Format

Send to

Choose Destination
Syst Biol. 2014 Nov;63(6):862-78. doi: 10.1093/sysbio/syu049. Epub 2014 Jul 28.

Mitochondrial phylogenomics of early land plants: mitigating the effects of saturation, compositional heterogeneity, and codon-usage bias.

Author information

1
Department of Ecology and Evolutionary Biology, University of Connecticut, Storrs, CT 06269, USA; Centro de Ciências do Mar, Universidade do Algarve, Gambelas, 8005-319 Faro, Portugal; and State Key Laboratory of Systematic and Evolutionary Botany, Institute of Botany, Chinese Academy of Sciences, Beijing 100093, China.
2
Department of Ecology and Evolutionary Biology, University of Connecticut, Storrs, CT 06269, USA; Centro de Ciências do Mar, Universidade do Algarve, Gambelas, 8005-319 Faro, Portugal; and State Key Laboratory of Systematic and Evolutionary Botany, Institute of Botany, Chinese Academy of Sciences, Beijing 100093, China bernard.goffinet@uconn.edu.

Abstract

Phylogenetic analyses using concatenation of genomic-scale data have been seen as the panacea for resolving the incongruences among inferences from few or single genes. However, phylogenomics may also suffer from systematic errors, due to the, perhaps cumulative, effects of saturation, among-taxa compositional (GC content) heterogeneity, or codon-usage bias plaguing the individual nucleotide loci that are concatenated. Here, we provide an example of how these factors affect the inferences of the phylogeny of early land plants based on mitochondrial genomic data. Mitochondrial sequences evolve slowly in plants and hence are thought to be suitable for resolving deep relationships. We newly assembled mitochondrial genomes from 20 bryophytes, complemented these with 40 other streptophytes (land plants plus algal outgroups), compiling a data matrix of 60 taxa and 41 mitochondrial genes. Homogeneous analyses of the concatenated nucleotide data resolve mosses as sister-group to the remaining land plants. However, the corresponding translated amino acid data support the liverwort lineage in this position. Both results receive weak to moderate support in maximum-likelihood analyses, but strong support in Bayesian inferences. Tests of alternative hypotheses using either nucleotide or amino acid data provide implicit support for their respective optimal topologies, and clearly reject the hypotheses that bryophytes are monophyletic, liverworts and mosses share a unique common ancestor, or hornworts are sister to the remaining land plants. We determined that land plant lineages differ in their nucleotide composition, and in their usage of synonymous codon variants. Composition heterogeneous Bayesian analyses employing a nonstationary model that accounts for variation in among-lineage composition, and inferences from degenerated nucleotide data that avoid the effects of synonymous substitutions that underlie codon-usage bias, again recovered liverworts being sister to the remaining land plants but without support. These analyses indicate that the inference of an early-branching moss lineage based on the nucleotide data is caused by convergent compositional biases. Accommodating among-site amino acid compositional heterogeneity (CAT-model) yields no support for the optimal resolution of liverwort as sister to the rest of land plants, suggesting that the robust inference of the liverwort position in homogeneous analyses may be due in part to compositional biases among sites. All analyses support a paraphyletic bryophytes with hornworts composing the sister-group to tracheophytes. We conclude that while genomic data may generate highly supported phylogenetic trees, these inferences may be artifacts. We suggest that phylogenomic analyses should assess the possible impact of potential biases through comparisons of protein-coding gene data and their amino acid translations by evaluating the impact of substitutional saturation, synonymous substitutions, and compositional biases through data deletion strategies and by analyzing the data using heterogeneous composition models. We caution against relying on any one presentation of the data (nucleotide or amino acid) or any one type of analysis even when analyzing large-scale data sets, no matter how well-supported, without fully exploring the effects of substitution models.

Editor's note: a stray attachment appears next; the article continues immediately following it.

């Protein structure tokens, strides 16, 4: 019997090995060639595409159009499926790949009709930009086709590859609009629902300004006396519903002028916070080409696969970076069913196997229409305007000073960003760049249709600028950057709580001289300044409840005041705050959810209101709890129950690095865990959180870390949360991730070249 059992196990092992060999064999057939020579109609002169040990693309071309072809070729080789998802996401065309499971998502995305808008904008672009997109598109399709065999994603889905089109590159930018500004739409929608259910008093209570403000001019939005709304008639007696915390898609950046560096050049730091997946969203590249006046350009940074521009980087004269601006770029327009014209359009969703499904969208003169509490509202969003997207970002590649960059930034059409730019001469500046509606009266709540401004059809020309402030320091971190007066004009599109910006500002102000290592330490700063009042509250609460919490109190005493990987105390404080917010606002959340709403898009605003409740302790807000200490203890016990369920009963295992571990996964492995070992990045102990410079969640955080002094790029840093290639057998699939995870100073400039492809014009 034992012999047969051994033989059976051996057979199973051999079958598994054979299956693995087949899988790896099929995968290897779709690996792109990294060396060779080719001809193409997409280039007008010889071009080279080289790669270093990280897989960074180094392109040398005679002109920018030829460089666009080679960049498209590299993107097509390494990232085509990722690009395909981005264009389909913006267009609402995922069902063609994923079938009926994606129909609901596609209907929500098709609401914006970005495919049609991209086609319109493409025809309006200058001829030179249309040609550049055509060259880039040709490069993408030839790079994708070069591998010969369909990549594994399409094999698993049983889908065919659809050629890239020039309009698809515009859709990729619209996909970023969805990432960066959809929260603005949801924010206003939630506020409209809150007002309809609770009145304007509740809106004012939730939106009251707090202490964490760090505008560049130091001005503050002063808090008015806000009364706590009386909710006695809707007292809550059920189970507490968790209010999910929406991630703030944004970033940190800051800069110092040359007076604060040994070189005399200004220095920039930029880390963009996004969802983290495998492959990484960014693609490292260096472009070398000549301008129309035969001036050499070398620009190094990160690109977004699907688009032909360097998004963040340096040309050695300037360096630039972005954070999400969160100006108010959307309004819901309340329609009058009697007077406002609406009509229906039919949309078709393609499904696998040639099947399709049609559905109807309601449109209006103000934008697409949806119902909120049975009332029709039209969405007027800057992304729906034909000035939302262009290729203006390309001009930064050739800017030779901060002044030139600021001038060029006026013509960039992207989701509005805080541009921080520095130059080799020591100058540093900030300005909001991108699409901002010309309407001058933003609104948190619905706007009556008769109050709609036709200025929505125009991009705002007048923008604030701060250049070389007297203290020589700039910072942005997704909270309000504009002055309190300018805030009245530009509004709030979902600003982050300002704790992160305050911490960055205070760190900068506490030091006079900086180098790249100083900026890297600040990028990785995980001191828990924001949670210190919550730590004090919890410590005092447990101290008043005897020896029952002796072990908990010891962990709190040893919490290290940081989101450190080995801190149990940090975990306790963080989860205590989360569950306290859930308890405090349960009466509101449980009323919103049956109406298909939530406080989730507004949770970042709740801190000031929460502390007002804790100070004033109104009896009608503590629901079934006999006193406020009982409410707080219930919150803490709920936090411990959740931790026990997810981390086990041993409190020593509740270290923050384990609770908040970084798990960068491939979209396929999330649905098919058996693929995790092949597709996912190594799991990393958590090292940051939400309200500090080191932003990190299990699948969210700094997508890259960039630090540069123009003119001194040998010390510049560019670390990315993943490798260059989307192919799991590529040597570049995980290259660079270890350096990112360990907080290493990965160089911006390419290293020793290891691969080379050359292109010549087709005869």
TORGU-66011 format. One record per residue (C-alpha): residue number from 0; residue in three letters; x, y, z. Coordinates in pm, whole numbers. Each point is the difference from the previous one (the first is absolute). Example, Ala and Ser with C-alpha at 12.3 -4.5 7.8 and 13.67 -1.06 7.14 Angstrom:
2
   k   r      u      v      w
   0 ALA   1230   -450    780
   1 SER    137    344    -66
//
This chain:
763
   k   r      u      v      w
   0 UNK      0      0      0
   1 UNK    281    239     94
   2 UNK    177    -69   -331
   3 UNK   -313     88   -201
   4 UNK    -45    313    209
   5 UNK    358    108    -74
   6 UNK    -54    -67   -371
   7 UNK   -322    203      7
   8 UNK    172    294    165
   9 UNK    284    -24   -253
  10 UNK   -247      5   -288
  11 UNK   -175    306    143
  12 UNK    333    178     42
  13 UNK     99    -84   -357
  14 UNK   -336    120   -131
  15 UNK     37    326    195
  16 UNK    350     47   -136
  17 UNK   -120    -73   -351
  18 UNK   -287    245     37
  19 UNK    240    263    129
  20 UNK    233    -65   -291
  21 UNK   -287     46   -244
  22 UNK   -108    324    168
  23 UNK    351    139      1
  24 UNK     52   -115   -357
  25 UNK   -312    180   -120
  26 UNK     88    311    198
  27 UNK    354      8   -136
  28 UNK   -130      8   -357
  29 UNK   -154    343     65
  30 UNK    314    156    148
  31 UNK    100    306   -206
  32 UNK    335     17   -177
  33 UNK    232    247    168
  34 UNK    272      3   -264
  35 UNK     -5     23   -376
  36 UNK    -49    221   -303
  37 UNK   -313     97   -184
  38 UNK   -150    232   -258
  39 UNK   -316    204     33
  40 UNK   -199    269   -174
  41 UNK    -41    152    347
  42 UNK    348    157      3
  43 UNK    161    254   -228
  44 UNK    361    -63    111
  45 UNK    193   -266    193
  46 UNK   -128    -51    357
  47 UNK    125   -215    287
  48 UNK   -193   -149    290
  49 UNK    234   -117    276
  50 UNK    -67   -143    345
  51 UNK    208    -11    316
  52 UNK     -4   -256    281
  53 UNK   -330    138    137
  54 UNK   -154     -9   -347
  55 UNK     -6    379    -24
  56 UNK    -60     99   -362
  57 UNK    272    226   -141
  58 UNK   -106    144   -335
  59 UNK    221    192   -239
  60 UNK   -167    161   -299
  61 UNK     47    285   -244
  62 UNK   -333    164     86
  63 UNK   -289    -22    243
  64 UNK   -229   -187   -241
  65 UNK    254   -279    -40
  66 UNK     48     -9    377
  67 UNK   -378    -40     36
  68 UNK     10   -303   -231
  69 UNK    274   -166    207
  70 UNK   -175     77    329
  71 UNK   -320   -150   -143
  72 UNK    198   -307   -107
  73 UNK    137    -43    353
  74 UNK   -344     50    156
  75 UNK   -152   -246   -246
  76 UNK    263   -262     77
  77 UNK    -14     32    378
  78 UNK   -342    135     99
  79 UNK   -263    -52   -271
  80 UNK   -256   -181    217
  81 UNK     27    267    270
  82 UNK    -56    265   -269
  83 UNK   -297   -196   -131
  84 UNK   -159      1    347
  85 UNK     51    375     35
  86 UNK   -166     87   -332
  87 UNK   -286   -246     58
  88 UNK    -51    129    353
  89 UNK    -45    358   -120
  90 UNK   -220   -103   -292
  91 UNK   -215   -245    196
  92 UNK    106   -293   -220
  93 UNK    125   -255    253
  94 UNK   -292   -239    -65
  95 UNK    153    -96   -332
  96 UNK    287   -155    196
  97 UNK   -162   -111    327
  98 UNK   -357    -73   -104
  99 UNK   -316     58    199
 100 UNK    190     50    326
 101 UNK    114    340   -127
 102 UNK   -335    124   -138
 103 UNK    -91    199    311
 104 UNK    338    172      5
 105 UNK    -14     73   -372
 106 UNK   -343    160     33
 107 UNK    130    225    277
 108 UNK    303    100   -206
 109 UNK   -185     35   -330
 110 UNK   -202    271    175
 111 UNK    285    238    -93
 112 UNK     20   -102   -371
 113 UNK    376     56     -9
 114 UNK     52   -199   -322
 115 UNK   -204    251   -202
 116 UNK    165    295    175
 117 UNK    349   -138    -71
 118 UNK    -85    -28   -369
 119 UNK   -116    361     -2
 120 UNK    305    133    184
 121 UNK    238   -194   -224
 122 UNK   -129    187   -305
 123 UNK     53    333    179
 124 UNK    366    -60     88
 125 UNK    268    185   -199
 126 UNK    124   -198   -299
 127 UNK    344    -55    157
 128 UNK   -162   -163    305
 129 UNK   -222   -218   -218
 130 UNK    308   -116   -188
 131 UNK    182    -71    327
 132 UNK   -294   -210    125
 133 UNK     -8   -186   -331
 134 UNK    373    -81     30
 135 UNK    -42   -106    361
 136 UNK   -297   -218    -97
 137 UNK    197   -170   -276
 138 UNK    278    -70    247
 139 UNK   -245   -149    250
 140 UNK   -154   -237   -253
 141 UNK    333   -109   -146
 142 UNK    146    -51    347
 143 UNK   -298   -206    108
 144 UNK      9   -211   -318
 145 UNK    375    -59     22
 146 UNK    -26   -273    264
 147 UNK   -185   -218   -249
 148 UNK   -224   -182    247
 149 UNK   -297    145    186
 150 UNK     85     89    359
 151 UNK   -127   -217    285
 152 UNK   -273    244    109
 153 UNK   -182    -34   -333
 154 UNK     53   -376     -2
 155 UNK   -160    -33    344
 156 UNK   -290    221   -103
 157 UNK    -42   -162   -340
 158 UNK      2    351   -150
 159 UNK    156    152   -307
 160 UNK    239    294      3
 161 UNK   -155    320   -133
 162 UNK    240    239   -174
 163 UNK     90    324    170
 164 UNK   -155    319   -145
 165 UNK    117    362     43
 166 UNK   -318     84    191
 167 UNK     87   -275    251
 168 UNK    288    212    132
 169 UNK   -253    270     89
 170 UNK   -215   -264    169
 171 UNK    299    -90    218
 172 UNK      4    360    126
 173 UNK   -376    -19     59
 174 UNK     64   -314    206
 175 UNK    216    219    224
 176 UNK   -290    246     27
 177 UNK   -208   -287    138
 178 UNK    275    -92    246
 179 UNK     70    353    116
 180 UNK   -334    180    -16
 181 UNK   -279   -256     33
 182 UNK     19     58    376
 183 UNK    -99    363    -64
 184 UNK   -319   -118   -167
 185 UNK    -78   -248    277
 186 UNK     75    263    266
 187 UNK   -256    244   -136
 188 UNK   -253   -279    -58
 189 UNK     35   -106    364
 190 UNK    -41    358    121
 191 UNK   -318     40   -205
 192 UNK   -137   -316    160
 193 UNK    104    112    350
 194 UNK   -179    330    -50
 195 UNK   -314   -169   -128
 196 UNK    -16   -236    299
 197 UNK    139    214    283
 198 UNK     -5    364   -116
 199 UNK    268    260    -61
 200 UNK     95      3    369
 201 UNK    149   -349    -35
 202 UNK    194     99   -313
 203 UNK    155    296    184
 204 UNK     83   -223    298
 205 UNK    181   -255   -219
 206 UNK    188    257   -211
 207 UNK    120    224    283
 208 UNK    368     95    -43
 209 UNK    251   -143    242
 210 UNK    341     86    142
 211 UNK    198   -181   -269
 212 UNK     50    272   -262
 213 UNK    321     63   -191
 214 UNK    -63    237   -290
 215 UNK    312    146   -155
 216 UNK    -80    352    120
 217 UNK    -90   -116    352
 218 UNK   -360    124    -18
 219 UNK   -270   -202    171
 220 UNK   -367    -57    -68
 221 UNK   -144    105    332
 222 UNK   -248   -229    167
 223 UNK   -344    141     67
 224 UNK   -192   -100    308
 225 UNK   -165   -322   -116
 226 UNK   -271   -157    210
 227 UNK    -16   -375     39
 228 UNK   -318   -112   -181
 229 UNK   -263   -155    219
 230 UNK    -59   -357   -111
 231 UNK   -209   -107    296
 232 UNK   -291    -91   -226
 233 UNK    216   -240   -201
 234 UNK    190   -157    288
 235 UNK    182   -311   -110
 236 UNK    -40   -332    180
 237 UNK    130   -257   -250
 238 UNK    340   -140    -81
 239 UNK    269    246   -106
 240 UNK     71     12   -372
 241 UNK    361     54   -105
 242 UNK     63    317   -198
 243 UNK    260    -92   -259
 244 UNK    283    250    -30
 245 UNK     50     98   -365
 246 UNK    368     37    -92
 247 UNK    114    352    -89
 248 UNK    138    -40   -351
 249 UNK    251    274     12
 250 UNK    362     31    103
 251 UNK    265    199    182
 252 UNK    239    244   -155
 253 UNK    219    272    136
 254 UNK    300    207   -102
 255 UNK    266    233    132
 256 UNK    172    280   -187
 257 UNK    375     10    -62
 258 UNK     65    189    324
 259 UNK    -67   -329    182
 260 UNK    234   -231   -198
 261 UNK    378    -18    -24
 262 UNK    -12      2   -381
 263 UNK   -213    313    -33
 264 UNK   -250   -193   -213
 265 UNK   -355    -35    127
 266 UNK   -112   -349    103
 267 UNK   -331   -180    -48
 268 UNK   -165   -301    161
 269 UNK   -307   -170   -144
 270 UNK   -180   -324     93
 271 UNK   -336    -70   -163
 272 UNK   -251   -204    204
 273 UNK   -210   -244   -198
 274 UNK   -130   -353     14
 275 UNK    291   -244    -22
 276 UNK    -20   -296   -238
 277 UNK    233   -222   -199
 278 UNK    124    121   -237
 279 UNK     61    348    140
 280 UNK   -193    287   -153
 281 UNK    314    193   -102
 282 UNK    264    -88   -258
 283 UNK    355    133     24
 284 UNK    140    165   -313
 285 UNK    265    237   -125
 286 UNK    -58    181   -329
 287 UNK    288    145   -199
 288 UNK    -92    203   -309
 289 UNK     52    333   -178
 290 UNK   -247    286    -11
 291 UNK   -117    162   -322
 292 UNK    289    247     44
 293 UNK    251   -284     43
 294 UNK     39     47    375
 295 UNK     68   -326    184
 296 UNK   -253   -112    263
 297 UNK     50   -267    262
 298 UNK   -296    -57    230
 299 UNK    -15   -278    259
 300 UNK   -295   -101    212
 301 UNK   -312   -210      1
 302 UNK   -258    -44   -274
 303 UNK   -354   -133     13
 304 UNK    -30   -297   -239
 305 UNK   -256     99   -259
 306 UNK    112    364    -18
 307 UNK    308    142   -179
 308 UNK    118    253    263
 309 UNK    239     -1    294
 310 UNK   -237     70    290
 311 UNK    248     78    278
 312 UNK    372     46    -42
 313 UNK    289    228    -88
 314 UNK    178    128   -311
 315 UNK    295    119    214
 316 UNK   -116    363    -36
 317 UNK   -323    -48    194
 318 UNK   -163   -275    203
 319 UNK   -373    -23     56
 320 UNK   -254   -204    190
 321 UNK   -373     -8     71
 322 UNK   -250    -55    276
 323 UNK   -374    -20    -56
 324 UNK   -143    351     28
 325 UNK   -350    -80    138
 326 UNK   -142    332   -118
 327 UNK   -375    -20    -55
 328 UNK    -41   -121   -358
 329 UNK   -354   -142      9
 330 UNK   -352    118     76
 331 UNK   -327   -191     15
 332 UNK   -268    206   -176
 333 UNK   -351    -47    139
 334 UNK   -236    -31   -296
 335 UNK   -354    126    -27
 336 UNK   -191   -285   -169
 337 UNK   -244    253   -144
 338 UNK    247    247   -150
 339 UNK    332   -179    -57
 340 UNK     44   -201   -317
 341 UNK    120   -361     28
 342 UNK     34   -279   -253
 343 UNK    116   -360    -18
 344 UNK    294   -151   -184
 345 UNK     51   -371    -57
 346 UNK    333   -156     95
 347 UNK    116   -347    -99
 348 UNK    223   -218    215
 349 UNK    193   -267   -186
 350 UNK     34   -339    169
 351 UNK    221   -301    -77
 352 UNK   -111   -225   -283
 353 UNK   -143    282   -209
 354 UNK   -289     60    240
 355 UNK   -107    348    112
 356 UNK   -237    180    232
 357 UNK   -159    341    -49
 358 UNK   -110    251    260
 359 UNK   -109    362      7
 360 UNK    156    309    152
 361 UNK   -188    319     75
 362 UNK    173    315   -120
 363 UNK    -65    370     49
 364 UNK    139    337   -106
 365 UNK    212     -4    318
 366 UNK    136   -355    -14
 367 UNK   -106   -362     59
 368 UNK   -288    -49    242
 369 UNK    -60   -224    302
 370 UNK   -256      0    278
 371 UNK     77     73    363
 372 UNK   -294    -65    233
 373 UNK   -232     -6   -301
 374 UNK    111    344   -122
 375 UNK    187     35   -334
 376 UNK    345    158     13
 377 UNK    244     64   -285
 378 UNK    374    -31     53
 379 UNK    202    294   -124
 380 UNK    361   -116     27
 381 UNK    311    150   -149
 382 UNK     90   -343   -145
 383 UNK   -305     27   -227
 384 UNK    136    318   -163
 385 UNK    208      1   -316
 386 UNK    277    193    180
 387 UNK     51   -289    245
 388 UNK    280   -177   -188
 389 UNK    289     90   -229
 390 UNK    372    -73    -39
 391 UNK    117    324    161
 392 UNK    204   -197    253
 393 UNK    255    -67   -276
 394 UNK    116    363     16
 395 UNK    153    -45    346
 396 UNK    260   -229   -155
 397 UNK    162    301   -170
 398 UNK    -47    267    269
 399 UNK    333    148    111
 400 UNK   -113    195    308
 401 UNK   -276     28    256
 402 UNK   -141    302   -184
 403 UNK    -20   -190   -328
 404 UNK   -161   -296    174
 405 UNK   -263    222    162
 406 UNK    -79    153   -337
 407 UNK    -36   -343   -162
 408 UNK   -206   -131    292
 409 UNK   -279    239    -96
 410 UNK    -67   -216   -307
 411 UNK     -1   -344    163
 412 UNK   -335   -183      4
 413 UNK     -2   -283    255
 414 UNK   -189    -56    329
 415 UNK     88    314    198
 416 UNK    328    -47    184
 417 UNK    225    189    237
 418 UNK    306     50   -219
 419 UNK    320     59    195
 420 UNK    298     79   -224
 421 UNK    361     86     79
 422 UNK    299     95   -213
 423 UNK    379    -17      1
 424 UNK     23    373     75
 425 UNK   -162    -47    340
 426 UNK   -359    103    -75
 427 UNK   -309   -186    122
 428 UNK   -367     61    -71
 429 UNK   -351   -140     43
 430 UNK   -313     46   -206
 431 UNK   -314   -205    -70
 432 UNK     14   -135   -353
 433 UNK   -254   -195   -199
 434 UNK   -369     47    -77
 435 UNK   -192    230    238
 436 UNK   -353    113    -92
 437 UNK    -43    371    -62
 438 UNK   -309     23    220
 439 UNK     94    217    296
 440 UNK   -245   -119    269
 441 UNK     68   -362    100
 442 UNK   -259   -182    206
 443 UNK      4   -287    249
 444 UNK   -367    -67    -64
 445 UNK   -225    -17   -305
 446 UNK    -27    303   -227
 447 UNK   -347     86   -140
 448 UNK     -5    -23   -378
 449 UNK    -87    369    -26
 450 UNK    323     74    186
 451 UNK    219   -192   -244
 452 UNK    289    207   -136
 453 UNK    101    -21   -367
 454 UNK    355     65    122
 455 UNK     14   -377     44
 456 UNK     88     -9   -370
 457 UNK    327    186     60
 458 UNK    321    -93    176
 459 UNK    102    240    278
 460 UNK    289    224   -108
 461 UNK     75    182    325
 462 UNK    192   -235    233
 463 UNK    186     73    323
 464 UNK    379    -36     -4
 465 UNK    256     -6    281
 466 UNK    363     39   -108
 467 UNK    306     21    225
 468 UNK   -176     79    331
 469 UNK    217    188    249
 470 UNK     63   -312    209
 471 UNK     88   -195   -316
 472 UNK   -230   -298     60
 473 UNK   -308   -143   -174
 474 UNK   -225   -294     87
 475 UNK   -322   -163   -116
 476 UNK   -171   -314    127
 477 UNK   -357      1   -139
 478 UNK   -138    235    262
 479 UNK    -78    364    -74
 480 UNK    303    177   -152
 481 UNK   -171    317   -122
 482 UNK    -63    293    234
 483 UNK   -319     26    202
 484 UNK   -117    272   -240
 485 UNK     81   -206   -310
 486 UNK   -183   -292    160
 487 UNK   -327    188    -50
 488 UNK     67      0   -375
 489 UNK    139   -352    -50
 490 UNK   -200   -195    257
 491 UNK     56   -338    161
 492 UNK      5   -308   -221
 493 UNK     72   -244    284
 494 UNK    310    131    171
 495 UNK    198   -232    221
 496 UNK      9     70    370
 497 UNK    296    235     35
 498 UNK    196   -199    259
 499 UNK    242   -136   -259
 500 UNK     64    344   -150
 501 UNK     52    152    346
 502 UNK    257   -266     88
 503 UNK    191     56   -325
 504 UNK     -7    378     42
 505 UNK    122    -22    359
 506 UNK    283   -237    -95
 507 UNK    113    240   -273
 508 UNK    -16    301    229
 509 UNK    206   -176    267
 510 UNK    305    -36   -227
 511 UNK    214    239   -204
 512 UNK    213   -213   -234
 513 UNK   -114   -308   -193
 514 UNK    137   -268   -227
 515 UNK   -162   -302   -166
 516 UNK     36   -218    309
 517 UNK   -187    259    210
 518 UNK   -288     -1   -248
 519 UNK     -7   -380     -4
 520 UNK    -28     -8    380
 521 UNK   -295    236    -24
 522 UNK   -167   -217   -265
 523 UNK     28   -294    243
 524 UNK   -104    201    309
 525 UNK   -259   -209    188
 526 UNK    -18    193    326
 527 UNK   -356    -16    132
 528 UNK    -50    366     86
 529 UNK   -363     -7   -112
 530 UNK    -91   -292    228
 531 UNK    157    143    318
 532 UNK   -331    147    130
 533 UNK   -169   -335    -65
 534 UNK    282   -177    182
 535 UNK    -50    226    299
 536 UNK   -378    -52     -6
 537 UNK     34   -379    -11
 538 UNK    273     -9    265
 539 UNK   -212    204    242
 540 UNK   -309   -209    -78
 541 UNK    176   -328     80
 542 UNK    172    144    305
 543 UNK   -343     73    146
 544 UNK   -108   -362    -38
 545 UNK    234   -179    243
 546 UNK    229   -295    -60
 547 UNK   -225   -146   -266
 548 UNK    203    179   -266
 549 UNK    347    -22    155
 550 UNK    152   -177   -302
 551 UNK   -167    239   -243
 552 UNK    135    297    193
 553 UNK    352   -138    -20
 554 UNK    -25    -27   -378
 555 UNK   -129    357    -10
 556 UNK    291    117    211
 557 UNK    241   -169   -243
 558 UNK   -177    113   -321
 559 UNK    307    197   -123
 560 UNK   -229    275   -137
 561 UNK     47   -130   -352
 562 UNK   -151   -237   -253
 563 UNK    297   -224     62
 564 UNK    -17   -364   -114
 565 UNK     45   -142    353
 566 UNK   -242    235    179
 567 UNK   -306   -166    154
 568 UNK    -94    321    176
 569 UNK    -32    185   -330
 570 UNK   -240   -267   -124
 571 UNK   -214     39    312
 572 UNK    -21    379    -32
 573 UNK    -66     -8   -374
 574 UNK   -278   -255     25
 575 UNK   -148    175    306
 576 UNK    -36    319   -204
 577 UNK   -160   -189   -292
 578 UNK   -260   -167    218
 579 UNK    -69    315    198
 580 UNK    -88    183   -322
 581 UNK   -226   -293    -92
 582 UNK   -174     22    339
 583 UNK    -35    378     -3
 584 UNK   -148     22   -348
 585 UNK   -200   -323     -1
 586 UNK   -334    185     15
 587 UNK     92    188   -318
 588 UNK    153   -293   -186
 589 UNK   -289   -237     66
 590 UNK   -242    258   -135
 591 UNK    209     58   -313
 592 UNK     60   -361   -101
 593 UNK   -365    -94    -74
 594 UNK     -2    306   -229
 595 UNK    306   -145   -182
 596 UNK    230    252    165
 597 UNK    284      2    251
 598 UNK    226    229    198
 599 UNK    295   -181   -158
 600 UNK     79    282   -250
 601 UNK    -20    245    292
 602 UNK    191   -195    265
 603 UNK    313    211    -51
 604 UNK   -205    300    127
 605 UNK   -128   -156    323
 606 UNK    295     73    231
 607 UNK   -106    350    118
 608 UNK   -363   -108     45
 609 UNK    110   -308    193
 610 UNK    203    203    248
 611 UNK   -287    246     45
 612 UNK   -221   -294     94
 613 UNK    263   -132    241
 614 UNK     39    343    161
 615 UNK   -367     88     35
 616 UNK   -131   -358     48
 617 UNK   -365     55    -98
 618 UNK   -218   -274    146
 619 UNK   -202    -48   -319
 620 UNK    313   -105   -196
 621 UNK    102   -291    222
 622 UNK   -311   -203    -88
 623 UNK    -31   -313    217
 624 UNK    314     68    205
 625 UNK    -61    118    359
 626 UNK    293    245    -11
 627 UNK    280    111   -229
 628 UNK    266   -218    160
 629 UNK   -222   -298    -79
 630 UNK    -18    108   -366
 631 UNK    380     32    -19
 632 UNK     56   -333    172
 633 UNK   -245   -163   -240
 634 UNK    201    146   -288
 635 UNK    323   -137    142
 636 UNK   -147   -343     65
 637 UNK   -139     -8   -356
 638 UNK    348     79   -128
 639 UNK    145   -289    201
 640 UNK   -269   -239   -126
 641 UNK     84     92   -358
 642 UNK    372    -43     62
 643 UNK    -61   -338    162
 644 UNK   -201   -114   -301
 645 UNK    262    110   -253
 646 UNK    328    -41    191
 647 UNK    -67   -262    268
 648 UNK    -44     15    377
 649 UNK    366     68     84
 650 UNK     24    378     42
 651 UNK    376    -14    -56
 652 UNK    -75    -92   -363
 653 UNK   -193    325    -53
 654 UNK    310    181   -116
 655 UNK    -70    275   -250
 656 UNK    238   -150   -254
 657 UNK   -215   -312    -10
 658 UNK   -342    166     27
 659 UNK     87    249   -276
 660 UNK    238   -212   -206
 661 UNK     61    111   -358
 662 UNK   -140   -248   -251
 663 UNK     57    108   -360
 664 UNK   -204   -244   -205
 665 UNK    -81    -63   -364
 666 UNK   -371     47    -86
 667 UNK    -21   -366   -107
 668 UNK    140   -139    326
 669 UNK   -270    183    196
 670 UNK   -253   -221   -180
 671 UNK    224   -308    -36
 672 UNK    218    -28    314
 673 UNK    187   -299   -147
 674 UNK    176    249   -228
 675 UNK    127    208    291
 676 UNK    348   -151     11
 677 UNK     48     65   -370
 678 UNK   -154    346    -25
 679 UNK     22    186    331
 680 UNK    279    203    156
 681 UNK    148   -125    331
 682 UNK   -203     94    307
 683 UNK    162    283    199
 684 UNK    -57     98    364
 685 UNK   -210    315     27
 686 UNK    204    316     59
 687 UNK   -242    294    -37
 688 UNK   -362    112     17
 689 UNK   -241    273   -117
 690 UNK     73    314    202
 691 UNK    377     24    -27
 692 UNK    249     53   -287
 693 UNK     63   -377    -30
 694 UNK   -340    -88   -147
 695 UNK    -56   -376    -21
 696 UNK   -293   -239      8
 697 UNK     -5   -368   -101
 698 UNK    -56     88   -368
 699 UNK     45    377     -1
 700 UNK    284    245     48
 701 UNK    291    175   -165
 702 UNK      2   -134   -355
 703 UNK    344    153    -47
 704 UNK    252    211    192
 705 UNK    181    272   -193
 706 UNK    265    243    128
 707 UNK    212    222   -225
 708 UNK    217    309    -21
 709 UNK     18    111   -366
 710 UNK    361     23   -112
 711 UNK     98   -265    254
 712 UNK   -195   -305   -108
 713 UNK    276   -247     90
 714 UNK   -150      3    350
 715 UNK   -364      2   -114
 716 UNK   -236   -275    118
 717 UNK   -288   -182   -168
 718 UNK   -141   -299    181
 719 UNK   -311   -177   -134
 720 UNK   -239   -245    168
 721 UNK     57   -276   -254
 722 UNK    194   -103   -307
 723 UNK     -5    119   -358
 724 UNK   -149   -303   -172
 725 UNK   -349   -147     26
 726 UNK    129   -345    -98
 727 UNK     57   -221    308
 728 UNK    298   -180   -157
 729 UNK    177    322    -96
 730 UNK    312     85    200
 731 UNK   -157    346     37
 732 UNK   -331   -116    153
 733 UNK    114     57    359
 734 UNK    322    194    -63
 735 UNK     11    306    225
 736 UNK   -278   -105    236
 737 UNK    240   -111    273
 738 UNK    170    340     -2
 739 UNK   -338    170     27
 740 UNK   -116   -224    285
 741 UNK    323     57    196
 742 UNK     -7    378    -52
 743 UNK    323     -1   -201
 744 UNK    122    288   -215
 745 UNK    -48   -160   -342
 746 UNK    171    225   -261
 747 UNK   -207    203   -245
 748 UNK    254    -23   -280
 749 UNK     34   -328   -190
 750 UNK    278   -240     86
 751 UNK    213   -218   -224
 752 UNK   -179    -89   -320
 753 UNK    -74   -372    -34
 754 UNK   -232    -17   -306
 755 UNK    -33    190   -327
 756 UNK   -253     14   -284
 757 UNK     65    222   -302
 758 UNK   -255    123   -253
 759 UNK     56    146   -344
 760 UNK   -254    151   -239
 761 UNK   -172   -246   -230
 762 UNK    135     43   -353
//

KEYWORDS:

Compositional heterogeneity; early land plants; evolutionary saturation; mitochondrial genome; phylogenomics; synonymous codon-usage bias

PMID:
25070972
DOI:
10.1093/sysbio/syu049
[Indexed for MEDLINE]

Supplemental Content

Full text links

Icon for Silverchair Information Systems
Loading ...
Support Center